• On our Wolverines I used zip ties and electrical tape. I think it looks cleaner and leaves less of the wire exposed in case the fork happens to contact something (even a picnic bench at a campsite). Wrapping around also leaves the end result to fate… will the coil you so painstakingly make even stay that way? Hmm…

      For rims there are so many good options out there these days, as mountain bike riders are not willing to suffer poorly fitting bead seats. The buying public is picky, and will eventually avoid rims that are difficult to work with on known-good tires (such as the Blunt SS on the Air Land Sea, not enough drop center making tire removal and installation a pain in the ass) or tires that fit either too tight or too loose on known-good rims.

      We primarily use WTB rims, as their bead seats are very consistent across all rim models, as are their tires. The KOMs are great for narrower applications and the Scrapers are what we have on our 27.5+ bikes. I’ve also got Frequency Teams on my Wolverine, which perform just as well, but weigh about 40g per rim more than the KOMs due to the I-beam construction. One exception is the 27.5+ Ranger, which does seem to fit tighter than average – but we enjoy the tire in use and its casing is excellent.

      • mudfap

        thanks, Morgan, gonna check out, but I heard koms were a real pain to mount…

        • We have 3 bikes in the house with KOMs, two sets of i23s and one set i25s, and never have I found them to be a problem. Tires we’ve set up tubeless on KOMs recently: Soma Cazadero, Compass Switchback Hill and Babyshoe Pass, WTB Nano 2.1, Horizon, Byway, Resolute.

          • mrbiggs

            I’ll second that. I have three KOM wheelsets. i23, i29, and now a 650b i23 on the stand. No problems on any of them. Nano, Riddler, Resolute, and Compass Snoqualmie on the i23; Maxxis Ikon, Ardent, and Schwalbe Nobby Nic on the i29. Totally ace.

  • Thanks for the great write up, Morgan. This has got me very excited for my new build which has a really similar build spec!

    • Whatcha cookin’?

      • Geekhouse Woodville, steel fork & stem. Paul Klampers, Nitto Mini, SON hub & Supernova lights. Still torn between 1x & 2x but as it’s mainly off-road touring down here in Aus it’ll most likely be the 1x setup.

        • Hunter Ellis

          2x with a sram gx derailleur, rival/force shifter, and the jtek adapter could be a game changer. Currently am waiting on the jtek, but 10-42 in the back with 30-42 in the front is basically a holy grail in terms of gear options with sti road shifters.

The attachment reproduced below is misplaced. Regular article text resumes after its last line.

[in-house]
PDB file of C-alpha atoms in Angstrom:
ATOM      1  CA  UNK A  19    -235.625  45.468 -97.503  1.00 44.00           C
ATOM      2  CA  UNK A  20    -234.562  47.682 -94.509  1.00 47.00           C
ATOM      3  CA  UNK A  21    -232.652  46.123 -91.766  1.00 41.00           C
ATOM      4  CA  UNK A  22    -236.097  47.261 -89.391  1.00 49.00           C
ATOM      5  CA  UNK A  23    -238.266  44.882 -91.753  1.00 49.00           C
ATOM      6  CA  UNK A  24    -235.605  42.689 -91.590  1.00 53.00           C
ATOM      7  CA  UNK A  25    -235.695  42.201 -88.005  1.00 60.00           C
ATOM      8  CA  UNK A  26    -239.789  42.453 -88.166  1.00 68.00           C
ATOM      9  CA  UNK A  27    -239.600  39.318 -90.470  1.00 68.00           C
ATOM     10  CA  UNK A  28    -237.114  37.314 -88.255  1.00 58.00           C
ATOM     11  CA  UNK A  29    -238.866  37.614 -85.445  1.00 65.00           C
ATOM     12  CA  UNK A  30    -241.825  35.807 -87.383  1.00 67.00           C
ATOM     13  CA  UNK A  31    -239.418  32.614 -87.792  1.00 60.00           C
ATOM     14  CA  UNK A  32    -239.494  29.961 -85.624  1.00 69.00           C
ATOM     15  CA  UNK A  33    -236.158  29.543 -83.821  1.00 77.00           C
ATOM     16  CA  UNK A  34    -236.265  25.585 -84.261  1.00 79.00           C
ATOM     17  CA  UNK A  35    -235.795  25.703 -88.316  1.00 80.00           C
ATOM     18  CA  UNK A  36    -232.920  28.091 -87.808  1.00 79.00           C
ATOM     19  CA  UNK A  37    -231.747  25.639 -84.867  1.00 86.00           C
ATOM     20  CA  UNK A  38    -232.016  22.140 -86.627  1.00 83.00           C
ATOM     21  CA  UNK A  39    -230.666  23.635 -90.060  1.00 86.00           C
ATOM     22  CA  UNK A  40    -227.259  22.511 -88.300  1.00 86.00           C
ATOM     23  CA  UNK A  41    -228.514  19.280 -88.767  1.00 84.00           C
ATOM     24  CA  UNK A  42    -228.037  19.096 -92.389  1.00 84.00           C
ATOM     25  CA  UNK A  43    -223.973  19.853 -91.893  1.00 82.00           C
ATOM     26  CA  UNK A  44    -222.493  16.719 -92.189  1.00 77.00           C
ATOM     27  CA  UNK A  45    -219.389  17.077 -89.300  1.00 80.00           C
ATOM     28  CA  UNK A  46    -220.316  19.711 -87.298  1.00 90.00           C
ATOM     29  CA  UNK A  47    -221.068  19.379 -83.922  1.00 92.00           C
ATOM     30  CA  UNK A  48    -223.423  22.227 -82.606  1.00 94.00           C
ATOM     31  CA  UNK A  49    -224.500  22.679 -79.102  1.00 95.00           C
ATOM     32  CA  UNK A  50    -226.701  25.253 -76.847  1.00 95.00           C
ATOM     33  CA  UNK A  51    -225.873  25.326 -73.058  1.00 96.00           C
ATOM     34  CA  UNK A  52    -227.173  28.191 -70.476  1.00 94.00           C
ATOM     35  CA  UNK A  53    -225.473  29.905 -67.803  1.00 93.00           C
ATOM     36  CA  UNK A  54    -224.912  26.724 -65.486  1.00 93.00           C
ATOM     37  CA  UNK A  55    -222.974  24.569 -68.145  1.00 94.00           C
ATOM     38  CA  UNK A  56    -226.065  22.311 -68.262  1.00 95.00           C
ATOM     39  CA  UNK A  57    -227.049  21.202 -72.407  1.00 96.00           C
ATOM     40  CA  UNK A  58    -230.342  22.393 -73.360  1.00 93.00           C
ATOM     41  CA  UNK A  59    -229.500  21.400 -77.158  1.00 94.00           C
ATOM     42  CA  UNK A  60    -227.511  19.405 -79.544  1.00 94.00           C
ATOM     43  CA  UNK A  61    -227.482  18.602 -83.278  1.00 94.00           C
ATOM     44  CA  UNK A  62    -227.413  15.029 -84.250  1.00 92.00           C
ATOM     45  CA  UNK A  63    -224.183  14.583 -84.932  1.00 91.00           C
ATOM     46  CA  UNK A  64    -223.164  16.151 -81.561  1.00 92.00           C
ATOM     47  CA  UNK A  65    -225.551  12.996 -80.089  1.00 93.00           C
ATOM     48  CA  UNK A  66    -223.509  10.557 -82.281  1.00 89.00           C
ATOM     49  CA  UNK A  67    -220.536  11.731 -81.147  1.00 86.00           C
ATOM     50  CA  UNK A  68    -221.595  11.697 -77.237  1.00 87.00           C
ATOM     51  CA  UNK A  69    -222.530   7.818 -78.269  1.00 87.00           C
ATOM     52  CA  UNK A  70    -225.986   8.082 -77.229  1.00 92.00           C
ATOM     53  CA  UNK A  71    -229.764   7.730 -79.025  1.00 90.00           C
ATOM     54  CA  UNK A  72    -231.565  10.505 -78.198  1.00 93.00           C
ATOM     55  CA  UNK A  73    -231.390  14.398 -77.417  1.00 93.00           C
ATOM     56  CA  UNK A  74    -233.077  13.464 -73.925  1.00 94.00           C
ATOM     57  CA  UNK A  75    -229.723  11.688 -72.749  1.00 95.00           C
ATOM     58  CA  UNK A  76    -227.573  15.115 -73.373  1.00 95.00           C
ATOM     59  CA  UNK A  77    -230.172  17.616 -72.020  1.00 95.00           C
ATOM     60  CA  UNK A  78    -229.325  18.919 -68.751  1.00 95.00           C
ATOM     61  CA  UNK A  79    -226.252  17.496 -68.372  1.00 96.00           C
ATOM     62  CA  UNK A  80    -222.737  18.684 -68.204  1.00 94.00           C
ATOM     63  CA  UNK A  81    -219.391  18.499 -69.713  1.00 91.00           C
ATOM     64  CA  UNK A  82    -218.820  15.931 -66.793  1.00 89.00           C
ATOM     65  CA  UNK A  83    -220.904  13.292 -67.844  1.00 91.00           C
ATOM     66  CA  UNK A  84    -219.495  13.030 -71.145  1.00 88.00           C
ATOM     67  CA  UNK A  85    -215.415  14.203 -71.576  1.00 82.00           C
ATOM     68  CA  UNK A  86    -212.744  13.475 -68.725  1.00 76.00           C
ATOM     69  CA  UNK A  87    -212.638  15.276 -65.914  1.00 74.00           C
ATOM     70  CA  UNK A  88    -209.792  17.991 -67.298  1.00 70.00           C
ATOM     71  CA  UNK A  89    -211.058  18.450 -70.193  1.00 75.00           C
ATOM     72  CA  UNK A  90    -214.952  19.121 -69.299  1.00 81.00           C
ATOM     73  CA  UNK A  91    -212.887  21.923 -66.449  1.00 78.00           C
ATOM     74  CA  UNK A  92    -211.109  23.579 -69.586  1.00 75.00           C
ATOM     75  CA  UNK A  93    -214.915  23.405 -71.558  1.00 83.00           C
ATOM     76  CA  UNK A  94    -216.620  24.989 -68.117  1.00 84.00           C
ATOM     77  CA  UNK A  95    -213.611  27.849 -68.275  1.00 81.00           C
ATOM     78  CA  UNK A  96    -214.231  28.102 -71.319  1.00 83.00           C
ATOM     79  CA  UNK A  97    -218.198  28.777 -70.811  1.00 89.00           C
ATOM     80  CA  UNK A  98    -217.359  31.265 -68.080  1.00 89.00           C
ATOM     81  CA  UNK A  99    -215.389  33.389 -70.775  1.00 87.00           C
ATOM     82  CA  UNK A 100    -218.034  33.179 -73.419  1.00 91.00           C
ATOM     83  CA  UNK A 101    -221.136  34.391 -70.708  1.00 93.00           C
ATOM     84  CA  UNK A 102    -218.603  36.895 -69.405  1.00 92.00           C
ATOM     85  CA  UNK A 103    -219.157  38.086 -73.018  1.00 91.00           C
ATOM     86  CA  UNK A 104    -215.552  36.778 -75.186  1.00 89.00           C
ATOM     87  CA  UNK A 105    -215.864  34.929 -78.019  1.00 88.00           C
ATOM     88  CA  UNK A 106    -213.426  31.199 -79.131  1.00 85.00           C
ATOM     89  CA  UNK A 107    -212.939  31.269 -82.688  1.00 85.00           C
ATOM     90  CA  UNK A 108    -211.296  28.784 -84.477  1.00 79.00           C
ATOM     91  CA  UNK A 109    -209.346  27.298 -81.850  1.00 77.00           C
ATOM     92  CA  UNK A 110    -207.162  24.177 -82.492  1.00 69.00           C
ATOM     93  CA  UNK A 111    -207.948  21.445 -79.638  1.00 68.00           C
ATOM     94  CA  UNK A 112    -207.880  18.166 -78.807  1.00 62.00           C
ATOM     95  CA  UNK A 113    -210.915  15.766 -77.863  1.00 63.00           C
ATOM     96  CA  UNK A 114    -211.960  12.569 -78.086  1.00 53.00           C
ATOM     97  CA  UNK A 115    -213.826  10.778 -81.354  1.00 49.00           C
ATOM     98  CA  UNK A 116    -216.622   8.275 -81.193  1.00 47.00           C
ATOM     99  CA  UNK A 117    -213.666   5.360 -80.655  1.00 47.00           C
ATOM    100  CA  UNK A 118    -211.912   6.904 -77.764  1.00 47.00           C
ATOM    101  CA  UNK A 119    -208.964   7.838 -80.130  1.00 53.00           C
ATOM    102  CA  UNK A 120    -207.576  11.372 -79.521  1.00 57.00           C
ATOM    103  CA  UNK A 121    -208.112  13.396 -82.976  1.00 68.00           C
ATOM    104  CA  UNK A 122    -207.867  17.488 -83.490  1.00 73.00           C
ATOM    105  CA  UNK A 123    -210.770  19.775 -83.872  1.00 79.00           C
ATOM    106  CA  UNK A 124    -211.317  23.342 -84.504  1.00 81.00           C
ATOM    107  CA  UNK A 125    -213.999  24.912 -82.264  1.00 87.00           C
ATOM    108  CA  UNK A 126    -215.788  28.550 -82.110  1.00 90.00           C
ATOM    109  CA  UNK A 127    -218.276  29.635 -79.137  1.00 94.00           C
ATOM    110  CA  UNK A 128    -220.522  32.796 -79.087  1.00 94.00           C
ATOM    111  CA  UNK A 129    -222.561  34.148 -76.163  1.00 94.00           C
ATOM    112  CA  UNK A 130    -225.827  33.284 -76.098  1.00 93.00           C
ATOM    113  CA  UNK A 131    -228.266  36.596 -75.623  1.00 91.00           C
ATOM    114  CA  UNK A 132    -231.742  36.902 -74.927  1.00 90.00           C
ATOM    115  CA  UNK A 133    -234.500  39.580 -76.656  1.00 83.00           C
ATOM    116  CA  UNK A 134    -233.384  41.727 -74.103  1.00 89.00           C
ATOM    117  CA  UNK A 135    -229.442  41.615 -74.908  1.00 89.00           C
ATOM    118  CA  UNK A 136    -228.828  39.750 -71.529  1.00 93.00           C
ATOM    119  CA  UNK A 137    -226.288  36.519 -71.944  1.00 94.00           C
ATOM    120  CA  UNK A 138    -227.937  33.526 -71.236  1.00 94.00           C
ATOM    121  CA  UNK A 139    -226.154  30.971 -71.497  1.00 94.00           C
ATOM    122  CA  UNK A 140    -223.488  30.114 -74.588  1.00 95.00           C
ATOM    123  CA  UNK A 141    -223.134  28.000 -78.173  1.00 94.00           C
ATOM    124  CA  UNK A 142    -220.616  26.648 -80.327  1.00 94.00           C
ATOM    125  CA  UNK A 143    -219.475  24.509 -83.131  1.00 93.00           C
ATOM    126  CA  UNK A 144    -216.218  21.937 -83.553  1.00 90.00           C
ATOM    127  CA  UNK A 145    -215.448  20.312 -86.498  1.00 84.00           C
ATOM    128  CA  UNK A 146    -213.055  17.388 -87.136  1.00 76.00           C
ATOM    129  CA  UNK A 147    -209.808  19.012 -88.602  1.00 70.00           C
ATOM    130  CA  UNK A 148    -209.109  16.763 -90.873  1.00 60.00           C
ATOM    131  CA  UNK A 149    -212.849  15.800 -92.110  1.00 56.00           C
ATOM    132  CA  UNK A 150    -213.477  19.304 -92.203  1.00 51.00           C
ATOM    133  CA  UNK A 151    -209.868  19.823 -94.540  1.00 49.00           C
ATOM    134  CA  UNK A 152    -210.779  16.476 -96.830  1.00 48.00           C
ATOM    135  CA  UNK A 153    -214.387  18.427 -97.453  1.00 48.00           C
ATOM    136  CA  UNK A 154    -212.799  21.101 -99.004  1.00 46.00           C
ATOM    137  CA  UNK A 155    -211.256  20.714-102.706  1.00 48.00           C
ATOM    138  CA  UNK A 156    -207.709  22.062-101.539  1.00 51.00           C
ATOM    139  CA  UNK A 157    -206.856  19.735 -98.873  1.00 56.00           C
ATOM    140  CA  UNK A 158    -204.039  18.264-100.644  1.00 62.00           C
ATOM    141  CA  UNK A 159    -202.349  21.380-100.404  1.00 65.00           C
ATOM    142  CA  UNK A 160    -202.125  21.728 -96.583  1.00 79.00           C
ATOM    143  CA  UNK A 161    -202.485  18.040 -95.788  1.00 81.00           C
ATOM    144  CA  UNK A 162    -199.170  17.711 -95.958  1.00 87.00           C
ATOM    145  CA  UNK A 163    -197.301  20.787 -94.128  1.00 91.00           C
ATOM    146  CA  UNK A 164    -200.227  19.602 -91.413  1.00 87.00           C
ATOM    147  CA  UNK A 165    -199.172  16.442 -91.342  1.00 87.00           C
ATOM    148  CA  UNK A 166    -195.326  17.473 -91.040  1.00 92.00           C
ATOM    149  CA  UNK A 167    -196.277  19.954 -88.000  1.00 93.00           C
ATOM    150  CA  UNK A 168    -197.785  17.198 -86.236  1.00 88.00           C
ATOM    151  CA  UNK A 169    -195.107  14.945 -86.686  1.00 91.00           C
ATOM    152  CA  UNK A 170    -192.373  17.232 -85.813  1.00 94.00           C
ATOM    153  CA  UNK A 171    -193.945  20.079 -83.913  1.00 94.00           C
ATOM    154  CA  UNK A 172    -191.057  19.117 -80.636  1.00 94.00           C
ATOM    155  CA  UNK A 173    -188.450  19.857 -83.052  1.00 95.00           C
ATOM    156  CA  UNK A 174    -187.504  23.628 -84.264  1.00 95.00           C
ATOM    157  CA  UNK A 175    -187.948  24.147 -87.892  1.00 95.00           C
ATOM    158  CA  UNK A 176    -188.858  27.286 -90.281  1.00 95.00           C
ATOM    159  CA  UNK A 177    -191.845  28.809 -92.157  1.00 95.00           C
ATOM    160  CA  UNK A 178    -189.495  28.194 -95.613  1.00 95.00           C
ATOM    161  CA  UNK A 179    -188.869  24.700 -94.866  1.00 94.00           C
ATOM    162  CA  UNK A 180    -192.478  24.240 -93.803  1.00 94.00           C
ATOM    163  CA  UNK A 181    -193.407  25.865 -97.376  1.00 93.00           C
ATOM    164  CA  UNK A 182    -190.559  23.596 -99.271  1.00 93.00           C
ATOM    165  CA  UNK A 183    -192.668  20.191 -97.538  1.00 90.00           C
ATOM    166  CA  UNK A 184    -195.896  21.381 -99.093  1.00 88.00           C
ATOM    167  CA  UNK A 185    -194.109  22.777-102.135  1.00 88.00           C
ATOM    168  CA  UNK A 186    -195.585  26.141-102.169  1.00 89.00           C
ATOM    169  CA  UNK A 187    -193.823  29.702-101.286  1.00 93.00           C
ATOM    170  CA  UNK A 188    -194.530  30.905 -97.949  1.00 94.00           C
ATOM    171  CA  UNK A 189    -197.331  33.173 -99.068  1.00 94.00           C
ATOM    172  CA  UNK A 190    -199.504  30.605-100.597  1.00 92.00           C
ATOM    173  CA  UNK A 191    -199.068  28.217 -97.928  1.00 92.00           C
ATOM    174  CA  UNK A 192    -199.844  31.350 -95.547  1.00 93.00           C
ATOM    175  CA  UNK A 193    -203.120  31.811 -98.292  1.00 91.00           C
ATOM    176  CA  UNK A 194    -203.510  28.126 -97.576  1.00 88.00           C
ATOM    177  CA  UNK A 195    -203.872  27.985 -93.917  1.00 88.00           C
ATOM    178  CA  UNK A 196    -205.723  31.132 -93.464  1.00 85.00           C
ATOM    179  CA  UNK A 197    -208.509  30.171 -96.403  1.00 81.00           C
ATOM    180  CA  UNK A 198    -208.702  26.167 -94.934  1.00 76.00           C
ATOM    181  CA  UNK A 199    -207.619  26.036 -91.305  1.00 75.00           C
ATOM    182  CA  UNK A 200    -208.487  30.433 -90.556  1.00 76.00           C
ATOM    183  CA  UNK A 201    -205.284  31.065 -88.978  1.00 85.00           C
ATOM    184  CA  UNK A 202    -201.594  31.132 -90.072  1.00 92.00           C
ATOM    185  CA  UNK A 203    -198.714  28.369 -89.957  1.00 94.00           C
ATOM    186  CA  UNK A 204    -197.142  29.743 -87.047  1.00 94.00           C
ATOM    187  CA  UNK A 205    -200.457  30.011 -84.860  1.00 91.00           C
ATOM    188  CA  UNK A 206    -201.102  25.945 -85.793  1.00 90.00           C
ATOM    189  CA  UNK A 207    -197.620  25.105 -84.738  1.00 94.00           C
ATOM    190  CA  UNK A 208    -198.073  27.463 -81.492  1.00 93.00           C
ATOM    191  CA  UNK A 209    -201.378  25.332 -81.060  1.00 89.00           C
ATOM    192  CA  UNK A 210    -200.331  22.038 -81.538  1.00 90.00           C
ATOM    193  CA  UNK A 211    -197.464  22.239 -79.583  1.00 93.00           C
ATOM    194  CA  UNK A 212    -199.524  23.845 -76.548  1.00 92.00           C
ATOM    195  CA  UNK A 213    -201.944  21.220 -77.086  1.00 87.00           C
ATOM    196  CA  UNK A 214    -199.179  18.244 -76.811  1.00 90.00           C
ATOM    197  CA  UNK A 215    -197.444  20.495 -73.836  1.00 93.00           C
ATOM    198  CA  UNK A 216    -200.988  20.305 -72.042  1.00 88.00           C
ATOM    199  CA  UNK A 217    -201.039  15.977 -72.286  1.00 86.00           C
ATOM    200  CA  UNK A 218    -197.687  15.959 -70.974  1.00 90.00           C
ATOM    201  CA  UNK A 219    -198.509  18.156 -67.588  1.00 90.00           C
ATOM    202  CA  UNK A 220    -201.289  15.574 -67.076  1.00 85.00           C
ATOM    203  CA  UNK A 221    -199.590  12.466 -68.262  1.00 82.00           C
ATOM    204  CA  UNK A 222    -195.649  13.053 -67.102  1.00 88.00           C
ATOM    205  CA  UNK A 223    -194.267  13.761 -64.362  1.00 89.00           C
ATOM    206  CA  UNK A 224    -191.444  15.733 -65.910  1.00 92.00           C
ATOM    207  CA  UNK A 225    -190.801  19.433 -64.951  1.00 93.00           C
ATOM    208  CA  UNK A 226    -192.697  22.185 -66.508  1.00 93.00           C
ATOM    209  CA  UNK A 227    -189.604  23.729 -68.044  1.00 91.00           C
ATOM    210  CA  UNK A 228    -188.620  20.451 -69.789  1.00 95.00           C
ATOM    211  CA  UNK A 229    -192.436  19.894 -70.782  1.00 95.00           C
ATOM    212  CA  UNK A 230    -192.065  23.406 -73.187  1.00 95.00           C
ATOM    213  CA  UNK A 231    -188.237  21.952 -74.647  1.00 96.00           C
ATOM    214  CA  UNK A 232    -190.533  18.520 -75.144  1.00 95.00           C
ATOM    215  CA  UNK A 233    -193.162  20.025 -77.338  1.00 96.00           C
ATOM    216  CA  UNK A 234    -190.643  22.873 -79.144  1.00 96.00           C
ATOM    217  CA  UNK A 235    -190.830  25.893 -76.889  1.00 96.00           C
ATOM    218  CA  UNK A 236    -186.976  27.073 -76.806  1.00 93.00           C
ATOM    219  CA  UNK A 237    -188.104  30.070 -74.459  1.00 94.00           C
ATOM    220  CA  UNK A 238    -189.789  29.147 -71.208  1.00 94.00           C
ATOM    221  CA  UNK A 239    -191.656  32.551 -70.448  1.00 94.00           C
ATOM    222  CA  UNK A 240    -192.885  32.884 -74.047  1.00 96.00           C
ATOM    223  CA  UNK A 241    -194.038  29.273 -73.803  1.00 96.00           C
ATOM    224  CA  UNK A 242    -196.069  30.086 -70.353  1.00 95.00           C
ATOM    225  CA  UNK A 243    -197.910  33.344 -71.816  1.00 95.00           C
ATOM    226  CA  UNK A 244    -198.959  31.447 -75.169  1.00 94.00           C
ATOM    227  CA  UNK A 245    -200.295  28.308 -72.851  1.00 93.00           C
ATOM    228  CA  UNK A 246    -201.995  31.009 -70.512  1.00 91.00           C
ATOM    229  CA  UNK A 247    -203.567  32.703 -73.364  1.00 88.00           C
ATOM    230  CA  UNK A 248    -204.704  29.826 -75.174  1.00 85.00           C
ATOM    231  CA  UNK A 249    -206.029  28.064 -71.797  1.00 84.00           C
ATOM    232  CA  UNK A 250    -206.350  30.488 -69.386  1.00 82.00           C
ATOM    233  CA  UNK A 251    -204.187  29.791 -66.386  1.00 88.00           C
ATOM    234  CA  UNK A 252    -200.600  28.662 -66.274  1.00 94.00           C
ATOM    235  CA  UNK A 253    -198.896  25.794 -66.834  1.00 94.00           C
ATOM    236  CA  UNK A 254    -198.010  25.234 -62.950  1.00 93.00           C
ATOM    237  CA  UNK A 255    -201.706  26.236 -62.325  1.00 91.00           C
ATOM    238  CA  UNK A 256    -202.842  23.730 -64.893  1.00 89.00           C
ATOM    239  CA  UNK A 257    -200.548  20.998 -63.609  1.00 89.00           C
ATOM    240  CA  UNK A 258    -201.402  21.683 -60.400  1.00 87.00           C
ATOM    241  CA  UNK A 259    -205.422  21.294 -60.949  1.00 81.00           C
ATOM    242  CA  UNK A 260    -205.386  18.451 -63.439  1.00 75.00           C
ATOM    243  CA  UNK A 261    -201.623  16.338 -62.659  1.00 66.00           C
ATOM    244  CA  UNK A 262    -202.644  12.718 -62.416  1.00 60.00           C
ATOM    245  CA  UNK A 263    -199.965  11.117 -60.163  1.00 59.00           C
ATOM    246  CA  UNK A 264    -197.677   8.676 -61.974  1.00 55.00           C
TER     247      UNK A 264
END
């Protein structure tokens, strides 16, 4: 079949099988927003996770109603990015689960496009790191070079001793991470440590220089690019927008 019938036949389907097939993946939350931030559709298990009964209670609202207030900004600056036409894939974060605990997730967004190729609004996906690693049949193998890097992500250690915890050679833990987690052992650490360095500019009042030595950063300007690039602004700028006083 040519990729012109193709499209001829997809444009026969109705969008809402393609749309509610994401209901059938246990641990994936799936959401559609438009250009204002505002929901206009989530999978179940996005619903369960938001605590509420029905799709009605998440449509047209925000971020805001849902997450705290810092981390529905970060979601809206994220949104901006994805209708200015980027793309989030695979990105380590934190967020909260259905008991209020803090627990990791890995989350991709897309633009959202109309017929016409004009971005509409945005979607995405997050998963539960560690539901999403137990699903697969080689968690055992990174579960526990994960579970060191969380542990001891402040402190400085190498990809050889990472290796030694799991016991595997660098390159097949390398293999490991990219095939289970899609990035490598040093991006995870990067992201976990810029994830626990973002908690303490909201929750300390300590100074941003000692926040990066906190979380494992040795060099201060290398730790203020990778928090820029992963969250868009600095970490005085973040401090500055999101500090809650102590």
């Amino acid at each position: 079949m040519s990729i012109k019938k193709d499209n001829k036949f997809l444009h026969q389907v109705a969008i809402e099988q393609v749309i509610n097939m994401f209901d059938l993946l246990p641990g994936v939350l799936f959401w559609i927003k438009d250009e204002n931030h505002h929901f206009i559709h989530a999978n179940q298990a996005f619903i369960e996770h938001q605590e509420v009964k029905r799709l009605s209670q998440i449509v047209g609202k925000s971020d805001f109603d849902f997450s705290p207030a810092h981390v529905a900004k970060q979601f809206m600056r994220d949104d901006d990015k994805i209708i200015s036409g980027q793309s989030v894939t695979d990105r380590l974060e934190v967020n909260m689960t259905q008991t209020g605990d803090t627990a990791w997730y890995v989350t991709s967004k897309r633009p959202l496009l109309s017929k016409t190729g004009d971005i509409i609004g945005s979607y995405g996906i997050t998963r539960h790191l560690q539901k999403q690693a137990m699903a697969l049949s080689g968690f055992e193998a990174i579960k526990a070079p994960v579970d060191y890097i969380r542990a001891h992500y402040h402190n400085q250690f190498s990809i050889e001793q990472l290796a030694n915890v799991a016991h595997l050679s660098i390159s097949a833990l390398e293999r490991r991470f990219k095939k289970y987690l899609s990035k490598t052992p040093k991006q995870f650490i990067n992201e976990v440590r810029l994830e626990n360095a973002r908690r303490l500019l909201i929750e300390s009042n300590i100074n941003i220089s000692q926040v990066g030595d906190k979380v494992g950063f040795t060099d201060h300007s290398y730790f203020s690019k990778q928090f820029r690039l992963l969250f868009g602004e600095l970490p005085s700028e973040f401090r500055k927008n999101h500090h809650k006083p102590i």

• That is a LOT of gear range, but still the big jumps between gears. Why do you need a GX derailleur? Or are you talking about the front?

          • Hunter Ellis

            Gx is the only one with 44t of chain wrap and 10-42 capacity. Yeah I was talking about the rear. It would basically allow you two modes:a 1x road gearing and a 1x mtb gearing.
            Jumps on the 42 t chainring wouldn’t be too bad, although you’re probably right about the 30t jumps. Right now just running a 1x with 38t In the front. A little stiff on the steep off-road climbs but it’s not so bad.

        • Oh hell yeah.

  • Alexander Hongo

    Shhh! Before you know it, Trek and Giant will be making 650b drop-bar bikes. Then what will I do to be weird and cool?

    • Sebastian Burnell

      You won`t.

    • mudfap

      but they’ll never get the geometry right, amirite? I am rite.

  • Farneybuster

    I feel like the David after the dentist viral video kid from a few years ago… “Is this real life?!?” So many mind blowing details, and the paint job! Is it real life?

  • kimbo305

    > tubeless 47mm tire

    Which tire is this?

    • WTB Byway or Horizon are 47mm. This tire pictured is a Ranger 2.25″

      • kimbo305

        Ah. I guess I had the Horizon in my head as a 48mm. Wonder if it’ll fit into a Slate…

  • Darren Douglas

    by chance, do you know what size this ALS is? Just to get a visual on what size I would need? I am struggling on the fit between the 57 and 59cm TT versions…

    • This is the M-L, 161mm head tube, 570 top tube. If I was going to get one of these myself, I’d go with the L for more head tube and more top tube. If you’re struggling with fit, hit up Max! He’s a custom frame builder!